Three days after a trifecta of losses underlined lingering questions about his ability to win over the Republican Party’s base, Mitt Romney arrived at CPAC to allay skeptics’ fears. Throughout his second bid for the GOP nomination, Romney has made his business bona fides the centerpiece of his candidacy. But on Friday, before a packed room at the annual conservative confab, he sought to emphasize the record he compiled in Massachusetts. “I was a severely conservative governor,” he told the crowd. “I know conservatism, because I have lived conservatism.”
Conservative was the operative word: Reid Epstein, who covers Romney for Politico, tweeted that he used it 25 times in his 26-minute address. The speech comes as a new FOX poll shows Rick Santorum surging into second place nationally. (In surveys taken Wednesday and Thursday, in the wake of Santorum’s three-state sweep on Tuesday night, the former Pennsylvania senator deadlocks Romney, with 30% apiece.) It suggested a sense of unease about the Romney campaign’s protracted efforts to convince the party’s base that Romney’s beliefs reflect their own.
Romney addressed the crowd as a collaborator: we are in this together, you and I. “We conservatives aren’t just proud to cling to our guns and our religion. We’re also proud to cling to our Constitution,” he said. And: “I understand the battles that we as conservatives must fight, because I have been on the front lines.” Romney invoked his role in preventing Massachusetts “from becoming the Las Vegas of gay marriage” and pledged to run a “pro-life presidency.” He embraced Paul Ryan’s plan to reform entitlements and reminded the faithful that he is the only candidate left “who has never worked a day in Washington.” (Which isn’t to say he didn’t try.)
(MORE: Fears, Faith and Freedom at CPAC)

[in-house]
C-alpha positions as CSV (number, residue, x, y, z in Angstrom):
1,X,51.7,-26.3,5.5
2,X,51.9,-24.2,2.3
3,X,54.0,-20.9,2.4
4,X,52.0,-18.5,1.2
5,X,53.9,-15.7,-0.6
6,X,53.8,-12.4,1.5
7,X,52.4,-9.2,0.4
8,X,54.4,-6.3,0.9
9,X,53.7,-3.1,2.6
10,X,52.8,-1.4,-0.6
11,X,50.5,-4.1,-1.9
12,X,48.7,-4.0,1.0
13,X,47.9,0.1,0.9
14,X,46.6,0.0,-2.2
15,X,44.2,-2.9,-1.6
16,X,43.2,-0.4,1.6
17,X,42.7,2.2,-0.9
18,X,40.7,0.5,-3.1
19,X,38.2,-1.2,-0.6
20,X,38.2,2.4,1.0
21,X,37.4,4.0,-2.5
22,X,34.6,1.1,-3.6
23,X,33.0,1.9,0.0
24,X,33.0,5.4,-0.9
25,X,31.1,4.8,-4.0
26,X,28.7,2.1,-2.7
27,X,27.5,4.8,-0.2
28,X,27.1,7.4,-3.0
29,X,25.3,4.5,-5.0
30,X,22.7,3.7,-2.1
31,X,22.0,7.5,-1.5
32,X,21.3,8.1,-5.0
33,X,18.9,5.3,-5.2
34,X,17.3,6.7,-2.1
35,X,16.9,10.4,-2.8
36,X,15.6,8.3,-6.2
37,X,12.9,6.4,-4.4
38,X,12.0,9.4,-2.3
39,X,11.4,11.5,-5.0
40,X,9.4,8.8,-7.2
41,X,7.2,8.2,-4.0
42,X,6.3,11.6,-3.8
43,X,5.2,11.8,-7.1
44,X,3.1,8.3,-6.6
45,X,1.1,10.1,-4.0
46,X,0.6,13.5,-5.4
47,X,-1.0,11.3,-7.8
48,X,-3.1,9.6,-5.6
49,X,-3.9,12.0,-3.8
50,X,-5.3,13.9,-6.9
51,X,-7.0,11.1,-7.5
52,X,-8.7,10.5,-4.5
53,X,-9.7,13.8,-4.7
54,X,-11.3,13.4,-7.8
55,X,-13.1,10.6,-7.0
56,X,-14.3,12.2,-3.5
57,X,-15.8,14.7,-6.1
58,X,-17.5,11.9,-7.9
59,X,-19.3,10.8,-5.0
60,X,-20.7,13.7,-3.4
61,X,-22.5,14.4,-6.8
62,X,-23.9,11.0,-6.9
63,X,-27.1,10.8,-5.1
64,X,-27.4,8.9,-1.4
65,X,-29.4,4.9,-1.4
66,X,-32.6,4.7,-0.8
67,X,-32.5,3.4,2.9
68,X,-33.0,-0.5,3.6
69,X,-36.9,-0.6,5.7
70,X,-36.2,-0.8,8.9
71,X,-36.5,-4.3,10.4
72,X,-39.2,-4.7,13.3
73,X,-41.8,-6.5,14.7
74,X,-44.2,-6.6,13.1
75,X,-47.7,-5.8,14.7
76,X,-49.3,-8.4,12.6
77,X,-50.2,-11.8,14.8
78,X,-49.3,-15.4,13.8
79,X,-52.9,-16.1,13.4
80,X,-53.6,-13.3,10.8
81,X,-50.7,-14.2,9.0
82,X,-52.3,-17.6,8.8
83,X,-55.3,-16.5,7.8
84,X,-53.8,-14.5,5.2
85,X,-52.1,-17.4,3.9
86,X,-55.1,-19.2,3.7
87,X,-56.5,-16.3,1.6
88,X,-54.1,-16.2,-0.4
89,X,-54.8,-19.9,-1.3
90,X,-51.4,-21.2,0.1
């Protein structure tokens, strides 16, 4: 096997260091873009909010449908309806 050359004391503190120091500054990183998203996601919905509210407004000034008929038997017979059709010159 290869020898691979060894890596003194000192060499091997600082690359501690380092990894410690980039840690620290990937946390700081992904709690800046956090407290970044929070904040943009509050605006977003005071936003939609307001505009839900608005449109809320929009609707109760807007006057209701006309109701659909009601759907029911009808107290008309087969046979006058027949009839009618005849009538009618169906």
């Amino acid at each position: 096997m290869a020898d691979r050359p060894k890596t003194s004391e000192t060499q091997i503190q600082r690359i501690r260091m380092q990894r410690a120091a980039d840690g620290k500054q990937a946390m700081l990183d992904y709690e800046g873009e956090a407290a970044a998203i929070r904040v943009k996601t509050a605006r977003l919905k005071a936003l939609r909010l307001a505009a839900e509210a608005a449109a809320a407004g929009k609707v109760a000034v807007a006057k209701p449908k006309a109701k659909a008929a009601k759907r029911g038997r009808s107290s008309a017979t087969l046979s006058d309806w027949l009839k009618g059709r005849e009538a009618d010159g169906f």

Mitt protests too much. His lengthy recitation of his conservative credentials was necessary precisely because they have been constantly called into question. By contrast, Rick Santorum — whom Romney’s aides have been assailing as a pork-barreling Washington insider — spoke with the easy assurance of a candidate who felt at home amid a conservative crowd. “As conservatives and Tea Party folks, we are not just wings of the Republican Party,” Santorum told the crowd in a well-received speech. “We are the Republican Party.”
Santorum didn’t ding his rival directly. But he argued that the battle in November should be fought by the candidate whose vision offered the sharpest juxtaposition with Barack Obama’s. He urged the crowd not to support a candidate who birthed “the stepchild of ObamaCare” and supported Wall Street bailouts. “We’re going to win with contrasts,” Santorum said. And he questioned the narrative, which Romney’s advisers have sought to assemble, that the former Massachusetts governor gives the GOP its best chance to oust the current President. “Why,” he asked, “would an undecided voter vote for a candidate of a party who the party isn’t excited about?”
It’s an unfair blanket statement. Roam the halls of CPAC, and you’ll find, alongside the Tea Partyers in the tricorn hats and the guy in a rhino suit, lots of Romney supporters who are plenty excited about his candidacy. The vast majority of Republicans who don’t support him say that they will work to elect him if he wins the nomination.
But even conservatives who support or sympathize with Romney are struck by the obstinacy of his detractors. “There are a lot of people who say that if Mitt Romney were the candidate, he wouldn’t win, and they would stay home,” says Kristen Morrow, 21, a student from New York who hasn’t decided on a candidate but likes Romney. “That doesn’t make any sense. Why oppose Obama for four years and then not show up?”